These poems are excerpted from a longer series of sonnets on the subject of the Crimean War. “That’s funny,” you say, “I don’t remember there being significant American involvement in the Crimean War.” However, if this website is to be believed (and, hey, when has the first hit on Google ever been wrong?), America did end up being fairly sympathetic to Russia in the whole thing, and that relationship paved the way for American expansion in Alaska and Hawaii. Which basically means that Barack Obama’s presidency is perhaps the best thing to have come out of what was by all accounts a huge disaster. (Remember “The Charge of the Light Brigade“…)

I digress. But I do think that the historical context, such as it is, is at least a little bit helpful for understanding Dobell’s otherwise sort of perplexing insistence on the English language as this sort of sacred bond between Britain and the United States that reduces the Revolutionary War, for instance, to the outgrowth of a spat between schoolboys, some of whom then took their “satchells” and their Shakespeare and, apparently, crossed the Atlantic in a huff. That first sonnet in particular is pretty insistent on this idyllic childhood in England–note especially the emphasis on parity between these two “ancestors” that tries to appropriate some of the discourses surrounding American democracy–the “equal lea” sounds a lot like “equality,” and we have the “same village-school” (no class disparity here!), the “twin-pride” in an architectural patrimony, and women who are also equally attractive.

Of course, I’m not really doing justice yet to the first question that Dobell’s poems pose: “in what tongue shall be thy battle cry?” It’s an interesting version of a kind of linguistic imperialism, but it also seems to be a version of that truism of high school political science classes about democracies not fighting each other. I assume that Dobell is overstating the case for effect–though it’s interesting to think that in 1855 it could be seen as even a halfway plausible idea that the main language of America was still up for debate.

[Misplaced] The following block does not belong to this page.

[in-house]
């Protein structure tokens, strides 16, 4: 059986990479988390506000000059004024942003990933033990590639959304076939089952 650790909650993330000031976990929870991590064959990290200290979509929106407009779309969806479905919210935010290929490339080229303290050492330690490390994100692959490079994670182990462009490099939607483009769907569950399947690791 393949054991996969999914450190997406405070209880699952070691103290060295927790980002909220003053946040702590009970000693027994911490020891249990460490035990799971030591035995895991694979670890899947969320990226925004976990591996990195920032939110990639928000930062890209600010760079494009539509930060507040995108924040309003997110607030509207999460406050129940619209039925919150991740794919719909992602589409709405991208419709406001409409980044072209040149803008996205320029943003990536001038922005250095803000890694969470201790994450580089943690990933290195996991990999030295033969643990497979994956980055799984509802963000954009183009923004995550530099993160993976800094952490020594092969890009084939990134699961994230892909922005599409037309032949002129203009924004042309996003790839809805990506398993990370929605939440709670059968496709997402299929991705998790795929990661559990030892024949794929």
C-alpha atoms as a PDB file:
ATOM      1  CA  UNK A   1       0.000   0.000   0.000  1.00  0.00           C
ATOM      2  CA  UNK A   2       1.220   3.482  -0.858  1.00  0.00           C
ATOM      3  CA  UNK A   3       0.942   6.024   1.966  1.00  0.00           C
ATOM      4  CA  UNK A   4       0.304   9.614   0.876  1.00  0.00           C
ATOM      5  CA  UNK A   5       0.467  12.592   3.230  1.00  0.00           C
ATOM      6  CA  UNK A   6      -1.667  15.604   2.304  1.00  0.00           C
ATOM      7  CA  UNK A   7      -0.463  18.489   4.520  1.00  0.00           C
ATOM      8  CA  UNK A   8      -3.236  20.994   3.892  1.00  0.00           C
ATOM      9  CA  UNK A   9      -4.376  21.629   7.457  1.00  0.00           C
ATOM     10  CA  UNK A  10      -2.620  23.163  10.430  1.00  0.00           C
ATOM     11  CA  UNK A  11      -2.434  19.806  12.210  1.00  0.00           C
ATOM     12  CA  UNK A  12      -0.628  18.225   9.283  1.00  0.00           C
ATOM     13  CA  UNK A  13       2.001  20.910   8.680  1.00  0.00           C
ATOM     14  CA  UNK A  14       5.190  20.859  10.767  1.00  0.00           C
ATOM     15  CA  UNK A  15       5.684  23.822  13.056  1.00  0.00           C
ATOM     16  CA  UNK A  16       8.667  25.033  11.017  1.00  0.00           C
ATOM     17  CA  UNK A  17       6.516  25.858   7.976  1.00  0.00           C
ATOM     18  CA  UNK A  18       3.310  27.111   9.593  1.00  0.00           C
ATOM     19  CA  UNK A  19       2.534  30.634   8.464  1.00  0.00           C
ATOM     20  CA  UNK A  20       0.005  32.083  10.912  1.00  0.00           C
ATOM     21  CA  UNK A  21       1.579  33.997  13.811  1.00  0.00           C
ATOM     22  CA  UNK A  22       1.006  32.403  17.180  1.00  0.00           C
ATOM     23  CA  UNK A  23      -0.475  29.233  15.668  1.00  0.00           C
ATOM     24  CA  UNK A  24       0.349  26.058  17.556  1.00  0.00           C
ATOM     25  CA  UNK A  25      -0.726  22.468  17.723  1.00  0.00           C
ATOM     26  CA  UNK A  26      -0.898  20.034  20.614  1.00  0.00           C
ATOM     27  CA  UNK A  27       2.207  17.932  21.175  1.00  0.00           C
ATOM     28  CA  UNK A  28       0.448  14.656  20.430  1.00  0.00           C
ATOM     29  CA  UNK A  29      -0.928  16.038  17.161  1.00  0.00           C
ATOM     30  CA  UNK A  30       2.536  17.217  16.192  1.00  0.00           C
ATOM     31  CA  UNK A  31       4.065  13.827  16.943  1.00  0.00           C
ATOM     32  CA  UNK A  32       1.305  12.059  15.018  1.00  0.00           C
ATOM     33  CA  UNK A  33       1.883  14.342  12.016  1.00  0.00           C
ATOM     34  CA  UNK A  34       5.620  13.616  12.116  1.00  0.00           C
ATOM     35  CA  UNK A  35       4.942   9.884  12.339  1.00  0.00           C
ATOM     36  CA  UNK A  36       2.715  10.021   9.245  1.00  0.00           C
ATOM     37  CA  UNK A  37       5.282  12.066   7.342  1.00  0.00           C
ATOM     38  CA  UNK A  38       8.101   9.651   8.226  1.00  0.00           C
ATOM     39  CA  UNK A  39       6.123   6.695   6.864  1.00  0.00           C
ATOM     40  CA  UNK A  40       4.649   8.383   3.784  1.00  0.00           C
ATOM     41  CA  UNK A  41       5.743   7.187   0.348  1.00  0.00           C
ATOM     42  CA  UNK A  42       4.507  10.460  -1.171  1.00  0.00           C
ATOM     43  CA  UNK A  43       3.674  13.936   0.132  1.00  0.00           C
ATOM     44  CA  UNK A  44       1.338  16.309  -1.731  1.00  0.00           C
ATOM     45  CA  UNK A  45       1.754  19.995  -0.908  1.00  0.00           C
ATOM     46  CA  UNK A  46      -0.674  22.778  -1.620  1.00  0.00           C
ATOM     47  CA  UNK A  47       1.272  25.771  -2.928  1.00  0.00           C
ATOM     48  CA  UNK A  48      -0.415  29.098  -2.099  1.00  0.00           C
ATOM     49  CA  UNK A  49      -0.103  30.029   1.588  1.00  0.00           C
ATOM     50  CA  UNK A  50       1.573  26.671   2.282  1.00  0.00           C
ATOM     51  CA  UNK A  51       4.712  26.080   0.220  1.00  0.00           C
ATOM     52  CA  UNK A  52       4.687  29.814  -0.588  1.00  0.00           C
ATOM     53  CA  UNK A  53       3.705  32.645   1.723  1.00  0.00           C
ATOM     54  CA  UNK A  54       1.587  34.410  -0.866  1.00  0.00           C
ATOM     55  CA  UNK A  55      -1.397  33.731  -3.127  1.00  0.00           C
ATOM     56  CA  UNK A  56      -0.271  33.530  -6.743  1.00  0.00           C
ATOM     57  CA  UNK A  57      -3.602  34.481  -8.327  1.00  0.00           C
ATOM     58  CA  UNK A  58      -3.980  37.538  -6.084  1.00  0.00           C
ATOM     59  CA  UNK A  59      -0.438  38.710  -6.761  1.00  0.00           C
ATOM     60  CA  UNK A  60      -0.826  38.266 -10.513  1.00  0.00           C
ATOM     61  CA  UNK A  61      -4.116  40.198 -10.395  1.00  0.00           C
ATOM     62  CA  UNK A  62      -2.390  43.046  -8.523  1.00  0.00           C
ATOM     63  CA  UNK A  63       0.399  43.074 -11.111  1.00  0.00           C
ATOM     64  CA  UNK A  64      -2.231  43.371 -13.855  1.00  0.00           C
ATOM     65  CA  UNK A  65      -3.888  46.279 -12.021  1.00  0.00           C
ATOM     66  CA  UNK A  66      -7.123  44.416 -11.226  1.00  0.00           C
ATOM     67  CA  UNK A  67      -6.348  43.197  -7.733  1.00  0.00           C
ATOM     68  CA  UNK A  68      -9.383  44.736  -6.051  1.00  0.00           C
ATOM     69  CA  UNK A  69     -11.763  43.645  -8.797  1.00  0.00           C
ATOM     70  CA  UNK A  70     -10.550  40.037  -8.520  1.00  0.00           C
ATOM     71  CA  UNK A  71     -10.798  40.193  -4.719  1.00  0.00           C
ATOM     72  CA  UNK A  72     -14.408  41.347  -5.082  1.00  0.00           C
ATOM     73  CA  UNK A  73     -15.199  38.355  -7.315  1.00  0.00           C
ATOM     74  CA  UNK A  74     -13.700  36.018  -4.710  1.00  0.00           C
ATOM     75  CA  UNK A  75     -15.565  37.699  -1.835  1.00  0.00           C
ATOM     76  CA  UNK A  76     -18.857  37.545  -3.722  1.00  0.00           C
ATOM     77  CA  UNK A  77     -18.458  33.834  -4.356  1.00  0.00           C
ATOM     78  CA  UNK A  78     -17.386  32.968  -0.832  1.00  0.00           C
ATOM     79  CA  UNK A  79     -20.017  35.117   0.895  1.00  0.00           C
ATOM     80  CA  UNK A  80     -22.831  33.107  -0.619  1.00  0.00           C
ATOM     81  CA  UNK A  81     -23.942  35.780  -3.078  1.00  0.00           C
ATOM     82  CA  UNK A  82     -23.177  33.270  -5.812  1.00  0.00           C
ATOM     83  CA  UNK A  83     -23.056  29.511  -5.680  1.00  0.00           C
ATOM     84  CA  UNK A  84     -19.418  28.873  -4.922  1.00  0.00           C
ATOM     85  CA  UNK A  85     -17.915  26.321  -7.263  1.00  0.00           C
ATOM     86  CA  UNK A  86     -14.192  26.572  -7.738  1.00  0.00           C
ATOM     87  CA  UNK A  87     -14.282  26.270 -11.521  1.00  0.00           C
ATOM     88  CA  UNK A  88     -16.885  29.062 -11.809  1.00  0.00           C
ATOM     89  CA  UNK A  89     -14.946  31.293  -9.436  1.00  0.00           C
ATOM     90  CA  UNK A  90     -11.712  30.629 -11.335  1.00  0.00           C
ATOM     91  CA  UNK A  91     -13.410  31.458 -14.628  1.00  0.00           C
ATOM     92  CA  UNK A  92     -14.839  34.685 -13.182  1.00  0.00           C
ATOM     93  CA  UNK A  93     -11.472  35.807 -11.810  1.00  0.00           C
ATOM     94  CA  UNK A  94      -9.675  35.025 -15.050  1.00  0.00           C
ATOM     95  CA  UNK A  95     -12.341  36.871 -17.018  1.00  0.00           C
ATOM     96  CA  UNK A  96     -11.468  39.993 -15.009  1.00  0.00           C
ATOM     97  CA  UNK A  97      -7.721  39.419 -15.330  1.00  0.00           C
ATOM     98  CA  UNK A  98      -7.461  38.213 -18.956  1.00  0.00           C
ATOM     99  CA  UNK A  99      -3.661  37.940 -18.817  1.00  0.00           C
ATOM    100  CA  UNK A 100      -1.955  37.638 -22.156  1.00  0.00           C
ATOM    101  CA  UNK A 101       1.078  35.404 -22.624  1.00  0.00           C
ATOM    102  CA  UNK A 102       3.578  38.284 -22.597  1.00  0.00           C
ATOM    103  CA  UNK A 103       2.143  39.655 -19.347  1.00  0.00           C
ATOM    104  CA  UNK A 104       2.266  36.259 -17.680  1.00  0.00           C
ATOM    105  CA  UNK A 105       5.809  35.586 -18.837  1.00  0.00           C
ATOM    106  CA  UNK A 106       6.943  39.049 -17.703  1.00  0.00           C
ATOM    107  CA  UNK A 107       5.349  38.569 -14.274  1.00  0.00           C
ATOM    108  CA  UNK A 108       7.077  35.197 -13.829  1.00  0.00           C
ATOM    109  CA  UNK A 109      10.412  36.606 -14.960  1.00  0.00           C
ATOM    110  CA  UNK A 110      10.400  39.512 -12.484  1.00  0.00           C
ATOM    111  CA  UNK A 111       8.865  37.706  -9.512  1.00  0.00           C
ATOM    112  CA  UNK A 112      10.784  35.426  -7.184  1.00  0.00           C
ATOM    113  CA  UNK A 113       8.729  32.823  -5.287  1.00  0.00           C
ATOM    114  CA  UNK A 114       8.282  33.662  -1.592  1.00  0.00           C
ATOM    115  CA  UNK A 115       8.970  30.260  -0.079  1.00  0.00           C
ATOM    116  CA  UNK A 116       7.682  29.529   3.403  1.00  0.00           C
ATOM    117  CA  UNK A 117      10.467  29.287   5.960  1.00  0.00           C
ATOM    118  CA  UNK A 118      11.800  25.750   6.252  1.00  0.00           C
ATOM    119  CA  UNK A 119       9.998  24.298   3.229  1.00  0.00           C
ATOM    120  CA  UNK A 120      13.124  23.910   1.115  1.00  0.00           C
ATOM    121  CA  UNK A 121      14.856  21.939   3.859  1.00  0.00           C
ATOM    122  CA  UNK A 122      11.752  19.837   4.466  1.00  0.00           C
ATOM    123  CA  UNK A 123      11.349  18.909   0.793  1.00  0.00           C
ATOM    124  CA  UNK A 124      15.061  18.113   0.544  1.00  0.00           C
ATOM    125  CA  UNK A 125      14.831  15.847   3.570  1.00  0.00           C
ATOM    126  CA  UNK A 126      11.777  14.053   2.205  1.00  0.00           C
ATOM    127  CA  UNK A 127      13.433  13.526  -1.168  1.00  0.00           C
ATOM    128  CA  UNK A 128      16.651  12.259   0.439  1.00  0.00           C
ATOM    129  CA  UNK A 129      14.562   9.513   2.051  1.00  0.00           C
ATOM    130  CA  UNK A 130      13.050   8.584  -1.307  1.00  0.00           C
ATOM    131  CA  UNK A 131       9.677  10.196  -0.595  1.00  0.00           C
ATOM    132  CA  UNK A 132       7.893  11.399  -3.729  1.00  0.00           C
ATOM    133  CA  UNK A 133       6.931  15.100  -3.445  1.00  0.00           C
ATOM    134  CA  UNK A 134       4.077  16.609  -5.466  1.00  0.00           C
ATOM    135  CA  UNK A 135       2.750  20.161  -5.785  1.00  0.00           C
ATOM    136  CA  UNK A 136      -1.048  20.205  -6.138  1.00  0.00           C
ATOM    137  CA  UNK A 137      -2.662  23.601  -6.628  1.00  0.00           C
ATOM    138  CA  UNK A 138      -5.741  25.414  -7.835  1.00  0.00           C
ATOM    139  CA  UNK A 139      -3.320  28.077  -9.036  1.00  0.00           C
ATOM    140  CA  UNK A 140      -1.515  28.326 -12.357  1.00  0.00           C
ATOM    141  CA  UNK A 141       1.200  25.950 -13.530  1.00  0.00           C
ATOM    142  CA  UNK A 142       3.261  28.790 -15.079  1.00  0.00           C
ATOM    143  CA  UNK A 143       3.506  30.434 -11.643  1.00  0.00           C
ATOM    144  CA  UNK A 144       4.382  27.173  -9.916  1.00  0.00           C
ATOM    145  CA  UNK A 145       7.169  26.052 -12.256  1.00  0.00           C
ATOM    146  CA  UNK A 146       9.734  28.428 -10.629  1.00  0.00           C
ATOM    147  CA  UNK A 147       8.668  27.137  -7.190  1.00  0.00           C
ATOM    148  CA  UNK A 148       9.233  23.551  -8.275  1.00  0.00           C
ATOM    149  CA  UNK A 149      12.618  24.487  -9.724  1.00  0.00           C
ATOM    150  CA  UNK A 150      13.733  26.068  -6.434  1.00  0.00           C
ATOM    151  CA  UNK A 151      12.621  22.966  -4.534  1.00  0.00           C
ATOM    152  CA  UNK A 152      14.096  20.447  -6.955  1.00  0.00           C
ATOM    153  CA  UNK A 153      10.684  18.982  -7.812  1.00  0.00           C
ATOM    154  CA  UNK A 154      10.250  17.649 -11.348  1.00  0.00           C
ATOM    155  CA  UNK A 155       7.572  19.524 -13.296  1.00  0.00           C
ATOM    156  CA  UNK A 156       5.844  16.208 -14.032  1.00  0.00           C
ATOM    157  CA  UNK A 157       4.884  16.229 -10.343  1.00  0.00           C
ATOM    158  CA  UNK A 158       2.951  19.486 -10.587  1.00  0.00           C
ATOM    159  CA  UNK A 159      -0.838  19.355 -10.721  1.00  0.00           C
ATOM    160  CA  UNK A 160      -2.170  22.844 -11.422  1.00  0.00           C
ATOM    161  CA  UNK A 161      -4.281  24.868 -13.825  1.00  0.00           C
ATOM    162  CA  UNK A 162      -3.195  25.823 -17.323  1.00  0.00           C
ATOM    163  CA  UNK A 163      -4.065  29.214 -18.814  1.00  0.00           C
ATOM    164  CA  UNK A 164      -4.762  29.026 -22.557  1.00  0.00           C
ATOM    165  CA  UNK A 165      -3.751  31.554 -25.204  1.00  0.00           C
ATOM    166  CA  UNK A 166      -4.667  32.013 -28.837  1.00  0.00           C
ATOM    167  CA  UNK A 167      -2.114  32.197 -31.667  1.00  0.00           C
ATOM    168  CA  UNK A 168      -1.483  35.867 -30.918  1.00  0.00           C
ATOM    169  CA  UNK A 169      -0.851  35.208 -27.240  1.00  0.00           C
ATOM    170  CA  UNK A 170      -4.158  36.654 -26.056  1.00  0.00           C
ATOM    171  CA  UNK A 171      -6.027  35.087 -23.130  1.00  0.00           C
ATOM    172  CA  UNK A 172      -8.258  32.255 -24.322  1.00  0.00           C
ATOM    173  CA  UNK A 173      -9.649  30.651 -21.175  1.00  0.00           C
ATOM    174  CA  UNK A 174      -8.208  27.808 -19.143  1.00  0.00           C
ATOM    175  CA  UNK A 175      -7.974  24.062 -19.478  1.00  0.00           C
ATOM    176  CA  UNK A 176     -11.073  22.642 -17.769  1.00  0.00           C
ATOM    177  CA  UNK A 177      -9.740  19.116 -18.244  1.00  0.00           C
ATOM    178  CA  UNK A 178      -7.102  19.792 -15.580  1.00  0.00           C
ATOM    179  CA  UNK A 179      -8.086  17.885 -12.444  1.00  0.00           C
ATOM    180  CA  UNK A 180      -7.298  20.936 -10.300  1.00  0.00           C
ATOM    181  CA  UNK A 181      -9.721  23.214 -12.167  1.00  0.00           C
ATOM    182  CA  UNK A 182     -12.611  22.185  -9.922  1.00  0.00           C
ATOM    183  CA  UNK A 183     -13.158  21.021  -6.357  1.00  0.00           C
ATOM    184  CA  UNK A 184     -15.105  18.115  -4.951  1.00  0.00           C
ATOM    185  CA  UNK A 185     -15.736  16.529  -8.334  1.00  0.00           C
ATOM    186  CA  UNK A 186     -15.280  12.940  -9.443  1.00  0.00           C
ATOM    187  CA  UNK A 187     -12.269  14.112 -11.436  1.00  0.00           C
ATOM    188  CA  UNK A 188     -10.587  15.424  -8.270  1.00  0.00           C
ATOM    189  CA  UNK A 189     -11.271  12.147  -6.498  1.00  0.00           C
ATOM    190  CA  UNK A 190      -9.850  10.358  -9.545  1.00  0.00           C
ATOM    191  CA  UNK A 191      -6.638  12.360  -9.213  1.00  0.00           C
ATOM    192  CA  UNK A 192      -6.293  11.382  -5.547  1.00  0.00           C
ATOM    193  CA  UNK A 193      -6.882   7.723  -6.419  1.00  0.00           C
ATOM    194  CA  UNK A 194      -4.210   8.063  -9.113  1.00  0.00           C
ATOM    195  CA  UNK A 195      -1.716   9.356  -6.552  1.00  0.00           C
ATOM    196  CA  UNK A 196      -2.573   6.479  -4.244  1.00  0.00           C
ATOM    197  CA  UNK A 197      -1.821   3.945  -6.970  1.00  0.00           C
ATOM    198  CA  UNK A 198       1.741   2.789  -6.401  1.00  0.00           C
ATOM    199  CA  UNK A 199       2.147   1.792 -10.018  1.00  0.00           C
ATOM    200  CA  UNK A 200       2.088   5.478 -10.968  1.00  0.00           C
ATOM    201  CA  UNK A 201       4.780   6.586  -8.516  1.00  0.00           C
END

…but there’s the rub, isn’t it? I’m no Americanist, but I’m going to venture a guess that, by 1855, the majority of people who called themselves Americans were not, in fact, descended from those “Pilgrim Fathers” back in England–or *any* fathers back in England. Indeed, I’d even go out on a limb and say that many of these folk spoke English as a second or third language, if at all. (Americanists and/or people with more of an interest in Googling the above can feel free to correct me on this one.)

The developmemt of thought across the two sonnets suggest that Dobell himself knows that the “common national heritage” argument isn’t really going to carry the day. Something more complicated happens in the second sonnet–almost a kind of imagined community based on a common language–as in, you become American by speaking English (and who hasn’t heard versions of that one even now) but, in Dobell’s rendering, you also get the bonus of carrying on the “living and creative flood / This universal English”–you become the heir of Milton, Shakespeare, Chaucer, and Spenser. So in a single fell swoop, American literary production–which, you know, by 1855 was not all that insubstantial–is reduced to something of a symptom, the triumphant productions of wandering children.

(And, let’s face it. “Ye who in eternal youth” is rarely a compliment in these kinds of contexts.)

There is also, of course, the “we use the same words so we obviously mean the same things with those words” canard that’s going on in that second sonnet. However, I am nearing 1200 words on this puppy and will therefore let you imagine what I would say about that.

Just, um, happy upcoming Fourth of July holiday, y’all.